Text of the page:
A dual mistake to the one above is to mark an argument as instance implicit even though its type is not a type class. Since there will be no type class instances of this type, such an argument will never be inferable. The incorrect_type_class_argument linter checks for this. While the linter is very simple, it checks for a mistake that is difficult to catch in manual review, since it requires complete knowledge of the mathlib instance database.

Missing and incorrect instances.

Most theorems in mathlib are type-polymorphic, but many hold only on inhabited types. (Readers used to HOL-based systems should note that Lean’s type theory permits empty types, e.g. an inductive type with no constructors.) Inhabitedness is given by a type class argument, so in order to apply these theorems, the library must contain many instances of the inhabited type class. The has_inhabited_instance linter checks, for each concrete Type-valued declaration, that conditions are given to derive that the type is inhabited.

The inhabited type class is itself Type-valued. One can computably obtain a witness t : T from an instance of inhabited T; it is possible to have multiple distinct (nonconvertible) instances of inhabited T. Sometimes the former property is not necessary, and sometimes the latter property can create problems. For instance, instances deriving inhabited T from has_zero T and has_one T would lead to non-commuting diamonds in the type class hierarchy. To avoid this, mathlib defines a weaker type class, nonempty, which is Prop-valued. Lean propositions are proof-irrelevant, meaning that any two terms of the same Prop-valued type are indistinguishable. Thus nonempty does not lead to non-commuting diamonds, and is safe to use in situations where inhabited instances would cause trouble.

The inhabited_nonempty linter checks for declarations with inhabited arguments that can be weakened to nonempty. Suppose that a Prop-valued declaration takes an argument h : inhabited T. Since Lean uses dependent types, h may appear elsewhere in the type of the declaration. If it doesn’t, it can be weakened to nonempty T, since the elimination principles are equivalent for Prop-valued targets. Weakening this argument makes the declaration more widely applicable.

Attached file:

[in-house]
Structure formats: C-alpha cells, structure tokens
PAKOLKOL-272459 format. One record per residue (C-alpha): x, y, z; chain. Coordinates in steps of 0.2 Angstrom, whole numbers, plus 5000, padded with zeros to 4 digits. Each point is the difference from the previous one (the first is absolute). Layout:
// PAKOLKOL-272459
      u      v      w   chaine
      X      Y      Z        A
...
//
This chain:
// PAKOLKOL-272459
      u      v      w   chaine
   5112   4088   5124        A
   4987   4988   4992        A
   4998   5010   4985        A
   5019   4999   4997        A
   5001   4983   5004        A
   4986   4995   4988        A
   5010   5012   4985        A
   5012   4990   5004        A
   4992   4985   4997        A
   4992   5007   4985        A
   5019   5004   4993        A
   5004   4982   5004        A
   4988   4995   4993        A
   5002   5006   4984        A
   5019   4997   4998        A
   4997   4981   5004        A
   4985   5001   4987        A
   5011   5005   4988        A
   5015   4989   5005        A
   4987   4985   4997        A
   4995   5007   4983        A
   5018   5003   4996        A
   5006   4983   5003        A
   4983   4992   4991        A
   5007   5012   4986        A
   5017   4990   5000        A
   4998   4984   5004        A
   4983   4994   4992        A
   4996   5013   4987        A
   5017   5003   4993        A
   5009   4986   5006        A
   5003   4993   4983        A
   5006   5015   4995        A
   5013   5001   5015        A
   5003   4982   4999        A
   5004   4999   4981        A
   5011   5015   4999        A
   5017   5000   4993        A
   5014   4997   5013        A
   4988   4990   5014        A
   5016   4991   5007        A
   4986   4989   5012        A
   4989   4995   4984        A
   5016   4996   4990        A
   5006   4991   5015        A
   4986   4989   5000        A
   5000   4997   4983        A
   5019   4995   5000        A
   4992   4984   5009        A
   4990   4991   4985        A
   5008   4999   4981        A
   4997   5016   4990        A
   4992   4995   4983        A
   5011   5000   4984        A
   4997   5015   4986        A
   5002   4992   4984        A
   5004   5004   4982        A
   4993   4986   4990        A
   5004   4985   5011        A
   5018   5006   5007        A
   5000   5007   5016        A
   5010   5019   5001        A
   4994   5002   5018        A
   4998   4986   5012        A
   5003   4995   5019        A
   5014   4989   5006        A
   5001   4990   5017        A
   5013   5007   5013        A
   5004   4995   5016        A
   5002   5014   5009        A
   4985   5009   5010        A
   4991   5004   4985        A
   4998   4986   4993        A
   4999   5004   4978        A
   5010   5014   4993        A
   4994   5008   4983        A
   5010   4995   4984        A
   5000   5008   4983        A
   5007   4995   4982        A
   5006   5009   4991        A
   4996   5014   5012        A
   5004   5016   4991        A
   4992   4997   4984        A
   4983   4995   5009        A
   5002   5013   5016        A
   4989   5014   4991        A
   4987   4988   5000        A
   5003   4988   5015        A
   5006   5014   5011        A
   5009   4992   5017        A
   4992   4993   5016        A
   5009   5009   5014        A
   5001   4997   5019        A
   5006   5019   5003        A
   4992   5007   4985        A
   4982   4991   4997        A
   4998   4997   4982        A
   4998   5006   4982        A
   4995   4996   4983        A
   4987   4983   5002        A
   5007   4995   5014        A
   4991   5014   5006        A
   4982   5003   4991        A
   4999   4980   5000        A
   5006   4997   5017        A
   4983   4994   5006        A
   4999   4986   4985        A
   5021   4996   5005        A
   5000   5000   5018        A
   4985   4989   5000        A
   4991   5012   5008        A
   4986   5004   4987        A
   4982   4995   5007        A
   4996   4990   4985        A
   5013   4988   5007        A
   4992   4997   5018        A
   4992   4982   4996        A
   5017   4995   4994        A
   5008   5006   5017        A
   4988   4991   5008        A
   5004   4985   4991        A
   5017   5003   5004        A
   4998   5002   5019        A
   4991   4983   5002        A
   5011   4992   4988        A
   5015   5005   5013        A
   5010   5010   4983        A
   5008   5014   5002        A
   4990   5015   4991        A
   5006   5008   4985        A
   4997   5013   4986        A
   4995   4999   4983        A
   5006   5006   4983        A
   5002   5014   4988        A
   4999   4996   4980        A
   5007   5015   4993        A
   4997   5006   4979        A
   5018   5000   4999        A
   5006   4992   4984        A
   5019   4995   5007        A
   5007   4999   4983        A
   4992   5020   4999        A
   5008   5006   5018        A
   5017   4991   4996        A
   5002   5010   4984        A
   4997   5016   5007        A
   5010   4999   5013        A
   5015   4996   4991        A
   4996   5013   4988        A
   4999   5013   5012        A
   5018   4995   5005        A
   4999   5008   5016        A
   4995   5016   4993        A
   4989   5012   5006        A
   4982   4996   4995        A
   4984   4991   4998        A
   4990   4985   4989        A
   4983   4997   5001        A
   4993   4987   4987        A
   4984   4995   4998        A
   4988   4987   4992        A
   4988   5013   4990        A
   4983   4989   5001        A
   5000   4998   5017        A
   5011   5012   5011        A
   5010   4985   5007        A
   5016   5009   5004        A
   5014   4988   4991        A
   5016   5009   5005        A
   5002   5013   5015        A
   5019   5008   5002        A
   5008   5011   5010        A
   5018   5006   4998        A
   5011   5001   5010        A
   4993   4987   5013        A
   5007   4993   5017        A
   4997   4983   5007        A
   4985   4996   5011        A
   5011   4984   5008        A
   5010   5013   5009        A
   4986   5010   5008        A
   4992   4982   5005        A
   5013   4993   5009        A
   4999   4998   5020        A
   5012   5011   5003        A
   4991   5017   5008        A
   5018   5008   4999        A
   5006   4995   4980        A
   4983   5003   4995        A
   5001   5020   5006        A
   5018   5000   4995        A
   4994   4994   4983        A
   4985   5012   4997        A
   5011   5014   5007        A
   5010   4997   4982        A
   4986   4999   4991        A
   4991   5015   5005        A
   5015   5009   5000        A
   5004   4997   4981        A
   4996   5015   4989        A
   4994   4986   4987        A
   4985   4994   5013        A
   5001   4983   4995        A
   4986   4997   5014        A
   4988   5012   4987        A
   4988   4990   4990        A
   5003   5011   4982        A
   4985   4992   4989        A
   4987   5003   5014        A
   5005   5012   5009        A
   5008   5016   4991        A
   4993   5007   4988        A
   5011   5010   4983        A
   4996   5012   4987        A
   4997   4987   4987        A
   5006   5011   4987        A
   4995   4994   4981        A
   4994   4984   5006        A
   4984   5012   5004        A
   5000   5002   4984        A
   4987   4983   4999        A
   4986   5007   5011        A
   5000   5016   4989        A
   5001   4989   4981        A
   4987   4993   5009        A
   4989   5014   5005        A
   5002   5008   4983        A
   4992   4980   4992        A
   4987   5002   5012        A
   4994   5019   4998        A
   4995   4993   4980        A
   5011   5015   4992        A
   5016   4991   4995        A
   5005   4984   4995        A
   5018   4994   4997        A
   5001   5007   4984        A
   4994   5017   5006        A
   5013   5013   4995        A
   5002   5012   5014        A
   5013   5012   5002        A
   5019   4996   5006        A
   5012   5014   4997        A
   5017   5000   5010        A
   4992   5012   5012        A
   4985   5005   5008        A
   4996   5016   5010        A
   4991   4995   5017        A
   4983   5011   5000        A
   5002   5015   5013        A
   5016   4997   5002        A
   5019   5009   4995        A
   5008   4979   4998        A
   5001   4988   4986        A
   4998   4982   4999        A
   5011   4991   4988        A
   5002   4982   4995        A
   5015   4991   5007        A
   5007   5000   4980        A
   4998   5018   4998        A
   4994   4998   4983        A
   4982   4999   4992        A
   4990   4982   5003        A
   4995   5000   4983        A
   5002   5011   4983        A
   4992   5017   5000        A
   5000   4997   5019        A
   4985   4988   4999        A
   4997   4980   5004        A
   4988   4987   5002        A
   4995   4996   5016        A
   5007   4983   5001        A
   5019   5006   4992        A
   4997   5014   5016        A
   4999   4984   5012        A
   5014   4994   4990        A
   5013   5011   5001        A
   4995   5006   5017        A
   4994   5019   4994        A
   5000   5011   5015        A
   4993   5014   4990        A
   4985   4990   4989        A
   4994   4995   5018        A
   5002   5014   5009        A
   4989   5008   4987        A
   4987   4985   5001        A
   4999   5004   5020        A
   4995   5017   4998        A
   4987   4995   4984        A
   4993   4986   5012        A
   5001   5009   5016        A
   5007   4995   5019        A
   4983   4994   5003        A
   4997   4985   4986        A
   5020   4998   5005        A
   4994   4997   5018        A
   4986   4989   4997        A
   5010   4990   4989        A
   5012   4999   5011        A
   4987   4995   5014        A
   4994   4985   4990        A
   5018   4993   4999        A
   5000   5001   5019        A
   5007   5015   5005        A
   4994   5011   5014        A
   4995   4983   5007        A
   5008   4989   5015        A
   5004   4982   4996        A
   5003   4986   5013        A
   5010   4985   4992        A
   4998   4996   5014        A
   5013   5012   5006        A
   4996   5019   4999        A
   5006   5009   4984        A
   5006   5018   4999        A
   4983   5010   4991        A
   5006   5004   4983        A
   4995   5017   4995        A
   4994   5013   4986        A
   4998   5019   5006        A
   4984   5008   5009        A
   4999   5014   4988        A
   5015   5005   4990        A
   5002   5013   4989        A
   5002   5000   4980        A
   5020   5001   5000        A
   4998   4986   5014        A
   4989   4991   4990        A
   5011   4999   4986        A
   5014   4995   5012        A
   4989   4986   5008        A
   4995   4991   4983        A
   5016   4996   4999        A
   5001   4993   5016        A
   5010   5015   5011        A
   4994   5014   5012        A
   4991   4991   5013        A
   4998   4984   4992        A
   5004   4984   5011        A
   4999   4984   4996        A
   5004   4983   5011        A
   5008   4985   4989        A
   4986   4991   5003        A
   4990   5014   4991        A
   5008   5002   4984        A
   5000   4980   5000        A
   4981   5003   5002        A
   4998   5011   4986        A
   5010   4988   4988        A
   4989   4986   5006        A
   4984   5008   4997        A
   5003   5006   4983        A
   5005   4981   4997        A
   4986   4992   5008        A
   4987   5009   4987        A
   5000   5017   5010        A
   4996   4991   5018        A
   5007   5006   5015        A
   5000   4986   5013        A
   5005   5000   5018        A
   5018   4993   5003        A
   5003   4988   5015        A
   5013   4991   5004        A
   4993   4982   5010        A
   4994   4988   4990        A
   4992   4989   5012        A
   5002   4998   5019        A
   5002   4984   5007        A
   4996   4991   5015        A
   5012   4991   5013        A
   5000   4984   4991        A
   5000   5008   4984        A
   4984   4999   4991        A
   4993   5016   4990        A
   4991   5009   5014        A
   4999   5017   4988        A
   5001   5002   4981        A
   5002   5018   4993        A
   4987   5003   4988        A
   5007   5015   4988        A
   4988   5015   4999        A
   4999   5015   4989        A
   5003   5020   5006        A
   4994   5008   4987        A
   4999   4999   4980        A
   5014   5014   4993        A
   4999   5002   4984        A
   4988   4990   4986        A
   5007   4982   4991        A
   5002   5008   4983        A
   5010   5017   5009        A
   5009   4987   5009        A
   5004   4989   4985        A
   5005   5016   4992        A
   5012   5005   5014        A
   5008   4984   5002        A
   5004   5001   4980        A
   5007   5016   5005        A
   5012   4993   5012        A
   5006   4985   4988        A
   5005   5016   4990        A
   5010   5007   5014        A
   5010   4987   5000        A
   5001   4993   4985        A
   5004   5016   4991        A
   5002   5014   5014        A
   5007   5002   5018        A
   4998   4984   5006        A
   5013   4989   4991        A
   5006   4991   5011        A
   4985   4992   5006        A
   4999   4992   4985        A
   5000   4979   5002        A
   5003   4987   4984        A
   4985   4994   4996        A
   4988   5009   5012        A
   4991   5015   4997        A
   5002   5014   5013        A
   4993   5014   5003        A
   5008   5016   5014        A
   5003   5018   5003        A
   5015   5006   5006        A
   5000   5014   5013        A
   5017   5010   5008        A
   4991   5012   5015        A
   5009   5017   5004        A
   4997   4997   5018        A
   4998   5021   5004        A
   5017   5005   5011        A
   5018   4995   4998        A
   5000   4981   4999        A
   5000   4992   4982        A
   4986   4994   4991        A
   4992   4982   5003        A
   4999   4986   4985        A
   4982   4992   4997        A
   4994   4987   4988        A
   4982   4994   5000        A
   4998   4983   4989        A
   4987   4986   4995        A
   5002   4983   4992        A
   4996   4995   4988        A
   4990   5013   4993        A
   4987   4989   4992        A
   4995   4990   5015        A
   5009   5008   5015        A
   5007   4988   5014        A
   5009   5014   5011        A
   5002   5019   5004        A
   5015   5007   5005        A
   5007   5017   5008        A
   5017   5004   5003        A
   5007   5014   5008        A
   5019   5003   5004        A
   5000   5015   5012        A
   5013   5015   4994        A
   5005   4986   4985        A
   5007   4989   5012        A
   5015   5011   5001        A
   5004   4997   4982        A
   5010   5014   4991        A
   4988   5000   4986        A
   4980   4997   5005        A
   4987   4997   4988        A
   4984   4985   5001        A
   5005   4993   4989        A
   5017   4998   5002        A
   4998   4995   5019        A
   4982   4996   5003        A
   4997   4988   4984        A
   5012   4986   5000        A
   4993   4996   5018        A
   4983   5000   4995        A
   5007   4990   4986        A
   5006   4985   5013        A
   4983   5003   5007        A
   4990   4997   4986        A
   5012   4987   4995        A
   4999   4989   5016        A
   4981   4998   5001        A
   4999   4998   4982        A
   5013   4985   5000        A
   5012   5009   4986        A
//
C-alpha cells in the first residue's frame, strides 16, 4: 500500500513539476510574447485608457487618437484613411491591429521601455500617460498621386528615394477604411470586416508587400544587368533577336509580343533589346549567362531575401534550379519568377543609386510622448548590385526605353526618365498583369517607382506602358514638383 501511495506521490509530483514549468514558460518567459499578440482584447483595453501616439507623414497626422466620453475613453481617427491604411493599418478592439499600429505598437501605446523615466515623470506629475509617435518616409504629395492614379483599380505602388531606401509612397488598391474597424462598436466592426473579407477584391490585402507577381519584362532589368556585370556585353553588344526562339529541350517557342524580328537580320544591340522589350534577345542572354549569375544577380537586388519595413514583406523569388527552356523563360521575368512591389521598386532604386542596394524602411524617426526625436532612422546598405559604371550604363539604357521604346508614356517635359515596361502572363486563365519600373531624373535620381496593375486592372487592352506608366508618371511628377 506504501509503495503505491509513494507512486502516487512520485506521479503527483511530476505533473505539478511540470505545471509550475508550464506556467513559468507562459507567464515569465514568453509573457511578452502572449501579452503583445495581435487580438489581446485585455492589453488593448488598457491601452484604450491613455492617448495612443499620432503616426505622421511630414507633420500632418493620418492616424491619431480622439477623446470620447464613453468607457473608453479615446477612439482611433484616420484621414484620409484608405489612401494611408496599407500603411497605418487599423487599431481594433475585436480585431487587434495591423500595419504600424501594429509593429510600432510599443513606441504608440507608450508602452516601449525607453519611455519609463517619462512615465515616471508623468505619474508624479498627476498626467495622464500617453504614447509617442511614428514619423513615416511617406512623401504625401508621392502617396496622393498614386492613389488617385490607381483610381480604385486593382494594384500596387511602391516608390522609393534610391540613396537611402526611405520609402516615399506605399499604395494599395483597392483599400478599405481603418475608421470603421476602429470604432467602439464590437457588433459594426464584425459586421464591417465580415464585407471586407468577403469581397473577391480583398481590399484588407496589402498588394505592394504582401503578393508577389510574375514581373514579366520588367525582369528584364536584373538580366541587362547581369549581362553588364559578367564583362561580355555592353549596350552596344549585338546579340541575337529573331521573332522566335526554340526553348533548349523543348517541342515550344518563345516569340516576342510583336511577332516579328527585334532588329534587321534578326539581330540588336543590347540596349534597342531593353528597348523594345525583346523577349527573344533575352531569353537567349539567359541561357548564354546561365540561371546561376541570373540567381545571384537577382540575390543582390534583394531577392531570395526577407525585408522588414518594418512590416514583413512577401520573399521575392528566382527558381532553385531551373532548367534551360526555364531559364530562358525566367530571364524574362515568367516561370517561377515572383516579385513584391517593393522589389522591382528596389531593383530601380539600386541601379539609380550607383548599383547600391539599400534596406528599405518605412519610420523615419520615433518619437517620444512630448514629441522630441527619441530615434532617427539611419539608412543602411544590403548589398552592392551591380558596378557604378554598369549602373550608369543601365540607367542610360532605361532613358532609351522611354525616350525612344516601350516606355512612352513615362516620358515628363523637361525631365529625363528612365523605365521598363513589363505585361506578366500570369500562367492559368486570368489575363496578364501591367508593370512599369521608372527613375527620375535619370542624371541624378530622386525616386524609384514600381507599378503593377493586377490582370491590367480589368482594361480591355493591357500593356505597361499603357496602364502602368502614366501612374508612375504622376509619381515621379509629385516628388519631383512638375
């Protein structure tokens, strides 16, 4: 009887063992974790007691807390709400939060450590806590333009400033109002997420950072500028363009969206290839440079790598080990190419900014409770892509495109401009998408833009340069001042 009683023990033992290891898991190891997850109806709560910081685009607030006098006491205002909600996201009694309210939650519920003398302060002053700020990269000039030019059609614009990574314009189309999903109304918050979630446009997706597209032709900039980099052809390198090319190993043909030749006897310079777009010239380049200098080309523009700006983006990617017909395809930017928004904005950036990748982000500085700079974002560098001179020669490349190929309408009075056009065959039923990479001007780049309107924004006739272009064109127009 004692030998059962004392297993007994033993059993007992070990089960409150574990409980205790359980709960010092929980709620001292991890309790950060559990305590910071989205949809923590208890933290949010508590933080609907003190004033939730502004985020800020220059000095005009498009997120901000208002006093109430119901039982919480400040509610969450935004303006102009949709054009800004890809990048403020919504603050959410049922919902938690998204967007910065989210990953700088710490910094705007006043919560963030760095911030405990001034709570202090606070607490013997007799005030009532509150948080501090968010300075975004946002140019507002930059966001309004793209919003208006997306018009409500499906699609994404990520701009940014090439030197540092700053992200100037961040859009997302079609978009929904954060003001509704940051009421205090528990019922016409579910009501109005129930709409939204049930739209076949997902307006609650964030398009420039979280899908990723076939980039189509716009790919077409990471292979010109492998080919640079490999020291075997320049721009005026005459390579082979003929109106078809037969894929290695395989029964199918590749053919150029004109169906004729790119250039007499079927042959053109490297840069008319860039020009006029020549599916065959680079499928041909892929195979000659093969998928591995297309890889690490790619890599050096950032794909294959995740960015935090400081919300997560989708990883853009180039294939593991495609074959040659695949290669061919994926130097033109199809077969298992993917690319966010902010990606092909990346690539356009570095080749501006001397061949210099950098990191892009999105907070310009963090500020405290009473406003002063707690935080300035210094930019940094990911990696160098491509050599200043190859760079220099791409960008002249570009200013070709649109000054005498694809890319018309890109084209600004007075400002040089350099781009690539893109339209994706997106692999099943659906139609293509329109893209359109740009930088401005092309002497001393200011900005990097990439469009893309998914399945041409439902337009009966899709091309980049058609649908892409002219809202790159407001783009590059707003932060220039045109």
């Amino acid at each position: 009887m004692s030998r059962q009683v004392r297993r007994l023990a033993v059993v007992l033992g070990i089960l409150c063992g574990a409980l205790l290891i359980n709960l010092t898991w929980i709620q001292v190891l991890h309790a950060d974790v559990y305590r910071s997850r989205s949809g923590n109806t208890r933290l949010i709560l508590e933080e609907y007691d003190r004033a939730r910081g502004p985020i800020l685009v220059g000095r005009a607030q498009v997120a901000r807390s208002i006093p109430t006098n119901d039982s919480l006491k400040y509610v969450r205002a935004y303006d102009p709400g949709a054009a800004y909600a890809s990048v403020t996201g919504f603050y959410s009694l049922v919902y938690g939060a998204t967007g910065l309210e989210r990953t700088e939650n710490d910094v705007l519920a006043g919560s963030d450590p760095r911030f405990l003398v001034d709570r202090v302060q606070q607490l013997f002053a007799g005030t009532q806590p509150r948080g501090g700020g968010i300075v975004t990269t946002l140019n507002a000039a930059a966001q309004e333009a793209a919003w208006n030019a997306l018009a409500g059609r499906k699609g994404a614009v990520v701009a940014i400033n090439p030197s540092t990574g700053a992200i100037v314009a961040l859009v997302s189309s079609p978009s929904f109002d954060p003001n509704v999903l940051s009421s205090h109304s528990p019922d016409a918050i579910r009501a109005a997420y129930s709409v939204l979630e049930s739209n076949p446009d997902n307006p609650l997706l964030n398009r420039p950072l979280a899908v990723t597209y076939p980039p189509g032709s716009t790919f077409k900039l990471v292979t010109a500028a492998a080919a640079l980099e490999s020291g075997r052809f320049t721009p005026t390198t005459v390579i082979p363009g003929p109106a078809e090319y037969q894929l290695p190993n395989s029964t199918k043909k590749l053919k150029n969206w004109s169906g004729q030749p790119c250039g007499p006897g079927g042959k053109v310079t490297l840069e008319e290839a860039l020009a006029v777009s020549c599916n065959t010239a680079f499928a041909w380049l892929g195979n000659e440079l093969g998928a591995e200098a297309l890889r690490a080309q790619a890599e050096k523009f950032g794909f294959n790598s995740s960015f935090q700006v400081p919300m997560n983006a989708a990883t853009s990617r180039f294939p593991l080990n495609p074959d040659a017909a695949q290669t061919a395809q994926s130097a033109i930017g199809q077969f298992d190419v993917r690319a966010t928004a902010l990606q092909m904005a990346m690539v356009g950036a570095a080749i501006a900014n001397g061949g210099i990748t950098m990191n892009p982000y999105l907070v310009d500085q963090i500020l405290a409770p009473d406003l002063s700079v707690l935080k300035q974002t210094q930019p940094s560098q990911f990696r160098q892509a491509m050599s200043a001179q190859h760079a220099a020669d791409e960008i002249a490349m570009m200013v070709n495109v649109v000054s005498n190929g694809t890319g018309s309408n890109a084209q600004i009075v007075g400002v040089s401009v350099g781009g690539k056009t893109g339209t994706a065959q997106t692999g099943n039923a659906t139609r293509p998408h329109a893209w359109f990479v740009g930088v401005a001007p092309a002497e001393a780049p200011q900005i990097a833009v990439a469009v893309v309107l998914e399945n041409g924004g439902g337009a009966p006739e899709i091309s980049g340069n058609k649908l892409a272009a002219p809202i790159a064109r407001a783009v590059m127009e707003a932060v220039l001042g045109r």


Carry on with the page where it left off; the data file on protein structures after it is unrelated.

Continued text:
3.4 Linters for Simplification Lemmas

Lean contains a simp tactic for (conditional) term rewriting. Similar tactics, such as Isabelle’s simp [17], are found in other proof assistants. Users can tag theorems using the @[simp] attribute. The theorems tagged with this attribute are collectively called the simp set. The simp tactic uses lemmas from the simp set, optionally with extra user-provided lemmas, to rewrite until it can no longer progress. We say that such a fully simplified expression is in simp-normal form with respect to the given simp set.

The simplifier is used widely: mathlib contains over 7000 simp lemmas, and the string by simp occurs almost 5000 times, counting only a small fraction of its invocations. However, care needs to be taken when formulating simp lemmas. For example, if both a = b and b = a are added as simp lemmas, then the simplifier will loop. Other mistakes are more subtle. We have integrated several linters that aid in declaring effective simp lemmas.

Redundant simplification lemmas.

We call a simp lemma redundant if the simplifier will never use it for rewriting. This redundancy property depends on the whole simp set: a simp lemma is not redundant by itself, but due to other simp lemmas that break or subsume it. One way a simp lemma can be redundant is if its left-hand side is not in simp-normal form.